It is the immaculate recorded balance between piano and strings that sets this disc apart from many others, for despite being a prime requirement, this has been the drawback of many eminently recommendable performances.
The opening of the Piano Quintet does not here ask to command our attention, and though there is sufficient impact as the movement progresses, this is essentially a lyrical account of the work as a whole. That is particularly the case in the way Jane Salmon avoids overstating the cello’s many solo moments; however, Douglas Paterson’s viola introduces an unusual degree of sadness in the expansive approach to the opening of the second movement. The following Scherzo, taken quite quickly, makes an ideal foil to an unhurried finale.
By contrast the Piano Quartet’s opening flourish is quite dramatic before it too settles back to a more gentle approach – the third movement is quite song-like in its long phrases. Maybe the ensemble should have held the final section of the concluding movement in check, since here the playing sounds rather too overheated in the general context of the performance.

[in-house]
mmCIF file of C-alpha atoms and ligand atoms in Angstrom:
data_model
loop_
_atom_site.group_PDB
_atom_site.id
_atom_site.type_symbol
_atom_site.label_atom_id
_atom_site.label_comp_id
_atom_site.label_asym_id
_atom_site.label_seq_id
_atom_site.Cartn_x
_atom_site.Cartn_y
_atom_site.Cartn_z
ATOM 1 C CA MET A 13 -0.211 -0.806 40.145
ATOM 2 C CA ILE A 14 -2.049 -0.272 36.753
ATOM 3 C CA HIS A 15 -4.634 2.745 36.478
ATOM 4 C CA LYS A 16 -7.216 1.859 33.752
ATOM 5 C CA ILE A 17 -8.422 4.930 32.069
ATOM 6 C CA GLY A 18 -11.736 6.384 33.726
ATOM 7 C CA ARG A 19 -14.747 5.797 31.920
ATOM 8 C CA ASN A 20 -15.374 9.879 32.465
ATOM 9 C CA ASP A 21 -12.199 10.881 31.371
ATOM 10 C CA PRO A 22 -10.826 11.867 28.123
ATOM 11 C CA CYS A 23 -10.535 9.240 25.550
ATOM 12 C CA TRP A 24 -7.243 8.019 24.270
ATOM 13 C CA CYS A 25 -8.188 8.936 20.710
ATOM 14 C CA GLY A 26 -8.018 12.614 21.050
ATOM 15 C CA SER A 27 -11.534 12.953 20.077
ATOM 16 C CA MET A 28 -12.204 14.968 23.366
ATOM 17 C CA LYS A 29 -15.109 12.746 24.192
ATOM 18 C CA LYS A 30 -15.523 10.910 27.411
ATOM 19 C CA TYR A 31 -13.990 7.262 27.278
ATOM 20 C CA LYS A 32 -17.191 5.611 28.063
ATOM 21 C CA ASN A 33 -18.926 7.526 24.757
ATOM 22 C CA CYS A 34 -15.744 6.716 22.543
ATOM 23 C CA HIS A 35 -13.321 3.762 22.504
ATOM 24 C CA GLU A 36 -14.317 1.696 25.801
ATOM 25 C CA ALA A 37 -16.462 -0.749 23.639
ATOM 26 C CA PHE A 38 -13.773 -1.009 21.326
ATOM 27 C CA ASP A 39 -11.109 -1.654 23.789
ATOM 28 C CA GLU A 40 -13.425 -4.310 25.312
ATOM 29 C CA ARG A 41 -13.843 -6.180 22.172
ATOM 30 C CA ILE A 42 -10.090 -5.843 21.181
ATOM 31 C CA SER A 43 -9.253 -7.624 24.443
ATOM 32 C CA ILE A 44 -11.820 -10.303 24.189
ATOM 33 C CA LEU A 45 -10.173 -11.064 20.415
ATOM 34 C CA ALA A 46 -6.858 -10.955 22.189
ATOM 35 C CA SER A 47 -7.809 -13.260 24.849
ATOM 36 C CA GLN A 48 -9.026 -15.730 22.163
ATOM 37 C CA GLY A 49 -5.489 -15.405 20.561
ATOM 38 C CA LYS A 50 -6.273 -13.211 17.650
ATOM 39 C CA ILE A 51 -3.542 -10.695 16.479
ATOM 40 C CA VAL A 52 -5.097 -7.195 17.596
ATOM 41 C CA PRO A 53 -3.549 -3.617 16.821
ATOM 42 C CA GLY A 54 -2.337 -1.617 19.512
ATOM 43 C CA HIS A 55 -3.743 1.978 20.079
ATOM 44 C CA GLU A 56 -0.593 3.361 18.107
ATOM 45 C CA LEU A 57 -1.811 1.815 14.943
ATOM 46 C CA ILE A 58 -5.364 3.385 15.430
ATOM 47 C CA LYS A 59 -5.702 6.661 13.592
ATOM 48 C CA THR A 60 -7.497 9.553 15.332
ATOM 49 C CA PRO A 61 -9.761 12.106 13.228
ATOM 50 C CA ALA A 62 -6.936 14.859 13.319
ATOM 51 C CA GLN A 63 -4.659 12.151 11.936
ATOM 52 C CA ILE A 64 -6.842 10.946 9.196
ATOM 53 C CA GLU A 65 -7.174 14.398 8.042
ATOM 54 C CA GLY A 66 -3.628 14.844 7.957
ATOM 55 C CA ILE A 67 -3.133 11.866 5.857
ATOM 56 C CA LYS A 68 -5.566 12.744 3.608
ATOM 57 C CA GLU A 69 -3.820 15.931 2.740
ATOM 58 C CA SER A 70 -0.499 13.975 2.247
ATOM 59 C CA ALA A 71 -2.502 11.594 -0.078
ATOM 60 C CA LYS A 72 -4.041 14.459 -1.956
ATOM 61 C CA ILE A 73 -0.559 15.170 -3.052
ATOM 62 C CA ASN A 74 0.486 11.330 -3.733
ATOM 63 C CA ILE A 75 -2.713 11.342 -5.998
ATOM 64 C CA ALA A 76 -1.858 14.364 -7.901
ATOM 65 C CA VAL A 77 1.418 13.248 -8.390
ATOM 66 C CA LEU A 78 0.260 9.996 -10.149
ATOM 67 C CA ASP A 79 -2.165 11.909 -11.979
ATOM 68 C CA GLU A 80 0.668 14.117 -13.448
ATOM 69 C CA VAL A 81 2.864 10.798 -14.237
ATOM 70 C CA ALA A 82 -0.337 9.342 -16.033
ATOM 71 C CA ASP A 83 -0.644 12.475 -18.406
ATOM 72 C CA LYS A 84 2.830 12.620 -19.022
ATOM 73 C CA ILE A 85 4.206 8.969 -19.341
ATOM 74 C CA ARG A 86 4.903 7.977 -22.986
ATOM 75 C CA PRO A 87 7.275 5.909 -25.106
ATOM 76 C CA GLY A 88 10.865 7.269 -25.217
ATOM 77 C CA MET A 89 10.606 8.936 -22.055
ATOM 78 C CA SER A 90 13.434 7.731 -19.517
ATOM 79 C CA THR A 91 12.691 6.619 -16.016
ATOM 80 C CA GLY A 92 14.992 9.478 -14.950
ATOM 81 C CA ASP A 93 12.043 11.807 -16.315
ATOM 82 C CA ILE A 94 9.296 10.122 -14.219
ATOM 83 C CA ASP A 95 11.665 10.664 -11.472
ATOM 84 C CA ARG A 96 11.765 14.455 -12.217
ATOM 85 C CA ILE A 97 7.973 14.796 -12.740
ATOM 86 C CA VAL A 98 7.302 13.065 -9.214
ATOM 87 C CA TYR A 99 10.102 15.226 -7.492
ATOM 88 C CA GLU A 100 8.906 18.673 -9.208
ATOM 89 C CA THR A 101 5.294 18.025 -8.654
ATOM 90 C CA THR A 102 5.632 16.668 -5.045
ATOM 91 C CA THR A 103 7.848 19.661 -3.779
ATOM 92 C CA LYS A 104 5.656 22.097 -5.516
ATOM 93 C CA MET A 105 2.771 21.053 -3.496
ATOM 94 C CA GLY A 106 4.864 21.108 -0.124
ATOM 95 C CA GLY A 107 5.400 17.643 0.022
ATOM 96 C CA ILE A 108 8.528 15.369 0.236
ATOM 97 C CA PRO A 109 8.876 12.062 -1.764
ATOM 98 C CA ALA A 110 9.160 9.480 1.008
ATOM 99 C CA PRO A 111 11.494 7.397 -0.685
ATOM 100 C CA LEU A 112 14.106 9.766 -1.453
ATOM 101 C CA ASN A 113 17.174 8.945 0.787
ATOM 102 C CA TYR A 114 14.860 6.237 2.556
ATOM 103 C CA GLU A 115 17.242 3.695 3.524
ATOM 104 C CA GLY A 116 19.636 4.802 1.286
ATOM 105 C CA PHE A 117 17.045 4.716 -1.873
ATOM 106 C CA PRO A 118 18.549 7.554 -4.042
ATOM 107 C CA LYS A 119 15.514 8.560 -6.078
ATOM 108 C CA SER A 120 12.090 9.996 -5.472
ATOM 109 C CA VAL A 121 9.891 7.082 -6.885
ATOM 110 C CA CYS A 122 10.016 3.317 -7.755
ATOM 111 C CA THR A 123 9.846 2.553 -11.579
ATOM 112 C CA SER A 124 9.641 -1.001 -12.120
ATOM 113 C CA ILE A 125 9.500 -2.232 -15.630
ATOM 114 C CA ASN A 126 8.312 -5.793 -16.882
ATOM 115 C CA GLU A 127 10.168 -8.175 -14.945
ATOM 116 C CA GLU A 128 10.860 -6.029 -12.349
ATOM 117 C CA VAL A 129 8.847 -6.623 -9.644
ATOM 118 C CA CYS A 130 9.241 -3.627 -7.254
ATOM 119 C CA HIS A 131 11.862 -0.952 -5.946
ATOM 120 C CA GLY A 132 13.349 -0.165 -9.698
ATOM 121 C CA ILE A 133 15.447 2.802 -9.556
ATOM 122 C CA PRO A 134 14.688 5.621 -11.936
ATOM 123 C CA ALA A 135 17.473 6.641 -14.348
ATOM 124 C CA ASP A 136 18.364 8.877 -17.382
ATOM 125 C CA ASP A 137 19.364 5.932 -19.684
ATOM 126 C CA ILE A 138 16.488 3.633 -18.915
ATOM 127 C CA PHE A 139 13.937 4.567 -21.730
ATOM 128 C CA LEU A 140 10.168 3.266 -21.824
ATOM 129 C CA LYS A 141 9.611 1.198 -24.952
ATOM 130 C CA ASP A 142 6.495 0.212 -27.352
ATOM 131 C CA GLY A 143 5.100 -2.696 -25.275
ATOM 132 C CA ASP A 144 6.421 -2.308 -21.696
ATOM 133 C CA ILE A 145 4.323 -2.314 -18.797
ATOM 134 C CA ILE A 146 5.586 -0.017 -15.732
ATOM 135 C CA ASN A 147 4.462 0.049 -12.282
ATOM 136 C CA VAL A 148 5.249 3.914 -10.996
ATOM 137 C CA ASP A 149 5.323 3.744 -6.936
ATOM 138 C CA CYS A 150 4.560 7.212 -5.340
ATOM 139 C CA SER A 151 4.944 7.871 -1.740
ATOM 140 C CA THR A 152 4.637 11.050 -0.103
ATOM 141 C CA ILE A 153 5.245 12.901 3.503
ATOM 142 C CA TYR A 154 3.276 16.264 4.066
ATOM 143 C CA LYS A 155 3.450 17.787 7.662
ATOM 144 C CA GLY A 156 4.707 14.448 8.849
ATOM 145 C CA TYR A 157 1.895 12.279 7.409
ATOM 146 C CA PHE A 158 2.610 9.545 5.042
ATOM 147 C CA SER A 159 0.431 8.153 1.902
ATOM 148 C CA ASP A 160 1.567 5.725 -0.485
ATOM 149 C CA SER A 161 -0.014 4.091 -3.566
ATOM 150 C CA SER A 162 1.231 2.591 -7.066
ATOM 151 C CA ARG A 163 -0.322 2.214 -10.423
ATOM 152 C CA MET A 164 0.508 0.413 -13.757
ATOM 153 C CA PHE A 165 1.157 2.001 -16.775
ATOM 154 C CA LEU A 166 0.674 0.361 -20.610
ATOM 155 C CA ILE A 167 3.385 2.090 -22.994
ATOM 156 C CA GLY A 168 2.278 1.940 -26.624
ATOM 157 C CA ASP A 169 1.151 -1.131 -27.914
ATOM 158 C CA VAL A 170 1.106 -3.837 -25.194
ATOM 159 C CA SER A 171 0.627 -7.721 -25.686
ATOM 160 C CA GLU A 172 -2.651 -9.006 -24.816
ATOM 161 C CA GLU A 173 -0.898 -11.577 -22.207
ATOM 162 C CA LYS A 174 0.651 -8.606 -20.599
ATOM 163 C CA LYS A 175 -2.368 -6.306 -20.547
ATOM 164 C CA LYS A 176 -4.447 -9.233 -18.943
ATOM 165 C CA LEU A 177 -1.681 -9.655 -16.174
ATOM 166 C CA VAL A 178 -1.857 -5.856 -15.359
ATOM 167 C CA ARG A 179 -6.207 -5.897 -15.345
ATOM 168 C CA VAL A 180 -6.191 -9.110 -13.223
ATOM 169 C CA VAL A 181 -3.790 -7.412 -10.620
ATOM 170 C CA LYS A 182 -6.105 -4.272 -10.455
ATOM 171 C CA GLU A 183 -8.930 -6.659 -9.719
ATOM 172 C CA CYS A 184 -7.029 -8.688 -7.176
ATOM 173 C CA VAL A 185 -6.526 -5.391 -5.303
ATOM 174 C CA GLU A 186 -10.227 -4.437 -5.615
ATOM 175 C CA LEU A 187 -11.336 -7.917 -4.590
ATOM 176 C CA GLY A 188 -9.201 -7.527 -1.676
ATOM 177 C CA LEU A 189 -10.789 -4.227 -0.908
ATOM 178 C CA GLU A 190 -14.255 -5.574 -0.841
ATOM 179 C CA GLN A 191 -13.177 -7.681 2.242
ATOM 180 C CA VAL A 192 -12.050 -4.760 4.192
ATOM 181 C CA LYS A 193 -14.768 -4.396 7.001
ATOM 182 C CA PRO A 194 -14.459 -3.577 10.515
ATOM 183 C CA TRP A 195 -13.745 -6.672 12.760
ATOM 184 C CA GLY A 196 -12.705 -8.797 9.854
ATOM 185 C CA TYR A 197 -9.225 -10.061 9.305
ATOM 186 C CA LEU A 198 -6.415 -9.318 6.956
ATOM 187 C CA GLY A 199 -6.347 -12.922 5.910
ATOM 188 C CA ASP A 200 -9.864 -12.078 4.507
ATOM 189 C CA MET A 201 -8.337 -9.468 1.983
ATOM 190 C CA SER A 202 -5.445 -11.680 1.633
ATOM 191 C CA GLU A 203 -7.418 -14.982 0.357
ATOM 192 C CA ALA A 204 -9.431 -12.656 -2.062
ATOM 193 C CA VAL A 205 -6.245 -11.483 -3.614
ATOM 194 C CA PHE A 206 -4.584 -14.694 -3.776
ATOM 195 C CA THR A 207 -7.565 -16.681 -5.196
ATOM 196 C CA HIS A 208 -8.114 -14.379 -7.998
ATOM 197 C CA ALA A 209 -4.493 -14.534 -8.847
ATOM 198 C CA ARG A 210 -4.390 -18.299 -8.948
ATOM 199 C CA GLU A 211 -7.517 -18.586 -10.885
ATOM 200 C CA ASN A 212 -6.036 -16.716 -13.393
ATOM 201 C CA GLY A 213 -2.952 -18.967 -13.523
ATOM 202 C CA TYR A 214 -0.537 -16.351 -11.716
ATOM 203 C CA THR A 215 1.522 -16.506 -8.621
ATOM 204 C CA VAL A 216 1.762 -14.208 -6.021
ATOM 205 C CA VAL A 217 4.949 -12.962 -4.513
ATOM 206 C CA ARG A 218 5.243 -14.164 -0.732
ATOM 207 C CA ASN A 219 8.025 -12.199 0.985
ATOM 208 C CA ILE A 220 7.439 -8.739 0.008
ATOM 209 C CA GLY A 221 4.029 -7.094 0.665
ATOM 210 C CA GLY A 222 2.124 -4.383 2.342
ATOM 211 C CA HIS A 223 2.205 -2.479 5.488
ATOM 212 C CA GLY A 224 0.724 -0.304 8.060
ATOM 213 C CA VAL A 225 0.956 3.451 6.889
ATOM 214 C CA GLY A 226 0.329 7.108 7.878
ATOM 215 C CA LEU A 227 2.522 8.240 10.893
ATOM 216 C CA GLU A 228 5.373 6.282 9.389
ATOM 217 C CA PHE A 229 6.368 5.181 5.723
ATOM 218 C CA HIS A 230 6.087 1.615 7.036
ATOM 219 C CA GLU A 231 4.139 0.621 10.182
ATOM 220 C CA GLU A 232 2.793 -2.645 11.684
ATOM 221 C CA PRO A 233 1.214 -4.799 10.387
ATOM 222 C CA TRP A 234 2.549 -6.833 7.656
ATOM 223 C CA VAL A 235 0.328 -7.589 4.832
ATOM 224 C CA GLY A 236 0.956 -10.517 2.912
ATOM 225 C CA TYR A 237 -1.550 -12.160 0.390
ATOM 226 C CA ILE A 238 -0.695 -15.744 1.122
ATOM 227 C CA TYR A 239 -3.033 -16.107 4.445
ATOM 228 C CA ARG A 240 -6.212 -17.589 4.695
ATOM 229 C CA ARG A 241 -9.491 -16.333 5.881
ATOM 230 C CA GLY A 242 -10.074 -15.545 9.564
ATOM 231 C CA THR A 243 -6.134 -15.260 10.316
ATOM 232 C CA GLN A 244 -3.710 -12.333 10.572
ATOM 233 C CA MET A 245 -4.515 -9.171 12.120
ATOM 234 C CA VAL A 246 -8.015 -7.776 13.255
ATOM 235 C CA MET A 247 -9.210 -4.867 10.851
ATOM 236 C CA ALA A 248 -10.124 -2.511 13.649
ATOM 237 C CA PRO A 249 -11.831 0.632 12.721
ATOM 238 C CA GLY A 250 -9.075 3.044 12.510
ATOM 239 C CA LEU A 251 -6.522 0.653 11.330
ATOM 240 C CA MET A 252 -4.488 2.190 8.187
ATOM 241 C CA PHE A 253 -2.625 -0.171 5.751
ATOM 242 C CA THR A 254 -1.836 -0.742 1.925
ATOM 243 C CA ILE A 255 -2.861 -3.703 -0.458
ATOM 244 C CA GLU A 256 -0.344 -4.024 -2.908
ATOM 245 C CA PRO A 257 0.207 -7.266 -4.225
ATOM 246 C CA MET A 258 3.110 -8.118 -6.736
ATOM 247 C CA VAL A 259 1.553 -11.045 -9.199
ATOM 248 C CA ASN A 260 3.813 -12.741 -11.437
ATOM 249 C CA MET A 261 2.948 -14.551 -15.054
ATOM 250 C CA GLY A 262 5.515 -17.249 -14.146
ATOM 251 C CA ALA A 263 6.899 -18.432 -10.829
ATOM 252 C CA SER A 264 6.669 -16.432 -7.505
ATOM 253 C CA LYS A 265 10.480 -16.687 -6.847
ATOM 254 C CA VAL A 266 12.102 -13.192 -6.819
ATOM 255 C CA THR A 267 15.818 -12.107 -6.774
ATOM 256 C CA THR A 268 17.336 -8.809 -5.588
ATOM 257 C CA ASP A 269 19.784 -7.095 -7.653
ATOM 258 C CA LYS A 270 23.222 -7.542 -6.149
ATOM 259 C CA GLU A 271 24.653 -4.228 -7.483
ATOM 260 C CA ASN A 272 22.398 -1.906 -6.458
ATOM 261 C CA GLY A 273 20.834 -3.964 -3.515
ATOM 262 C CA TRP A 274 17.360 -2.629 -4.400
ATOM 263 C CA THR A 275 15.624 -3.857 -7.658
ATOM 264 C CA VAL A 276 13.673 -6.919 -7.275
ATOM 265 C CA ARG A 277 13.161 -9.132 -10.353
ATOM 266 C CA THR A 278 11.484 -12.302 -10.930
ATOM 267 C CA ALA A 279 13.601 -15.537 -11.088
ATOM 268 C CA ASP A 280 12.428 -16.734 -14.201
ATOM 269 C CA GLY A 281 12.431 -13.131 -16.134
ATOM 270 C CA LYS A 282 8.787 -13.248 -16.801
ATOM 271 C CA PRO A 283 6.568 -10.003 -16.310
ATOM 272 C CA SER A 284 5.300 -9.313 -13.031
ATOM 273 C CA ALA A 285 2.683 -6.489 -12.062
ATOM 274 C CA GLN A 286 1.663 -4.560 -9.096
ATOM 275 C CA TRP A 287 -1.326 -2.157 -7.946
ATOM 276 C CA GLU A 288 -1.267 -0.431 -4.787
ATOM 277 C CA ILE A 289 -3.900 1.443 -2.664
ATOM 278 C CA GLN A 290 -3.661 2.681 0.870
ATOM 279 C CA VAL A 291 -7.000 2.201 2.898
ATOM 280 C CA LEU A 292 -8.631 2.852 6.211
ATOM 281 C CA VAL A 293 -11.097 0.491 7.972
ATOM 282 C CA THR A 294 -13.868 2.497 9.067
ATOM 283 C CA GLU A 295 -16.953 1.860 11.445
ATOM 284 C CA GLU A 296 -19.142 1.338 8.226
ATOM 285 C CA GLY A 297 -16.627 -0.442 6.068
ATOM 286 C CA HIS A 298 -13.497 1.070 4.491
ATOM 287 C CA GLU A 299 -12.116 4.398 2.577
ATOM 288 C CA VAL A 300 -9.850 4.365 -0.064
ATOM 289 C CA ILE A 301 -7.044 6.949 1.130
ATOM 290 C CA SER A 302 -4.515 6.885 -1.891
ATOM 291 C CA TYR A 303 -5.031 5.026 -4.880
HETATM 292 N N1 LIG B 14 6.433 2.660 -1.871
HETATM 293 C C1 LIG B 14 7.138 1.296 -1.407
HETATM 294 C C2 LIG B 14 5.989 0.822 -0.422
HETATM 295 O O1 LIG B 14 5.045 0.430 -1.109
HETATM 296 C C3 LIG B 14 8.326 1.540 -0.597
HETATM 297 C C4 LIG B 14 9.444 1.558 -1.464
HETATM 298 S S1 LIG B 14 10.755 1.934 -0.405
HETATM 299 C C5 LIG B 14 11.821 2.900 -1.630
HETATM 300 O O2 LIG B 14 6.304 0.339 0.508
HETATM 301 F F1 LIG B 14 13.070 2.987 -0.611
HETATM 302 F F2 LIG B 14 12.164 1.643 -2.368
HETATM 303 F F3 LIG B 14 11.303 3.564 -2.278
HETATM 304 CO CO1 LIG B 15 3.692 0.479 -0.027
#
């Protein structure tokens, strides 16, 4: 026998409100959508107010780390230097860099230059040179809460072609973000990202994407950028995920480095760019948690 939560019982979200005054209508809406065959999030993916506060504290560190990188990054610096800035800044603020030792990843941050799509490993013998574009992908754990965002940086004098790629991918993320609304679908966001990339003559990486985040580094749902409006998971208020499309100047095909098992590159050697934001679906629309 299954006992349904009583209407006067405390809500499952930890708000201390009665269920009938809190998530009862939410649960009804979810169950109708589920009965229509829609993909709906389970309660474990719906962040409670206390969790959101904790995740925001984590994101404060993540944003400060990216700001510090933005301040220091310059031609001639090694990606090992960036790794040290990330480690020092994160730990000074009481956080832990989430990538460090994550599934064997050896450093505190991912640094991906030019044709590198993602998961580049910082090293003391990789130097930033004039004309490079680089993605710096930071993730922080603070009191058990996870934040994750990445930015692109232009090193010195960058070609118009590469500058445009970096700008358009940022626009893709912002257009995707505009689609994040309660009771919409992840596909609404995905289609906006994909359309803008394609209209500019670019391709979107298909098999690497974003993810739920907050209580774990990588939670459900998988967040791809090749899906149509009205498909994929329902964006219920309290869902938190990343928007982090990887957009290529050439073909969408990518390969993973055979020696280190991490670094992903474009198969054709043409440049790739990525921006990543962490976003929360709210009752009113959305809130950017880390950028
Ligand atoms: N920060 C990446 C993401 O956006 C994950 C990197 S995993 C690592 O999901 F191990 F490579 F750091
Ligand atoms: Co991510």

These are two readings that command respect, with William Howard bringing his long experience to the piano part, while his younger colleagues add playing of impeccable intonation and a most pleasing silvery quality. But it is the fiery, spontaneous and at times highly personal view of both works from Martha Argerich and a group of friends recorded live for EMI in 1994 that continues to rivet my attention, and remains my first choice.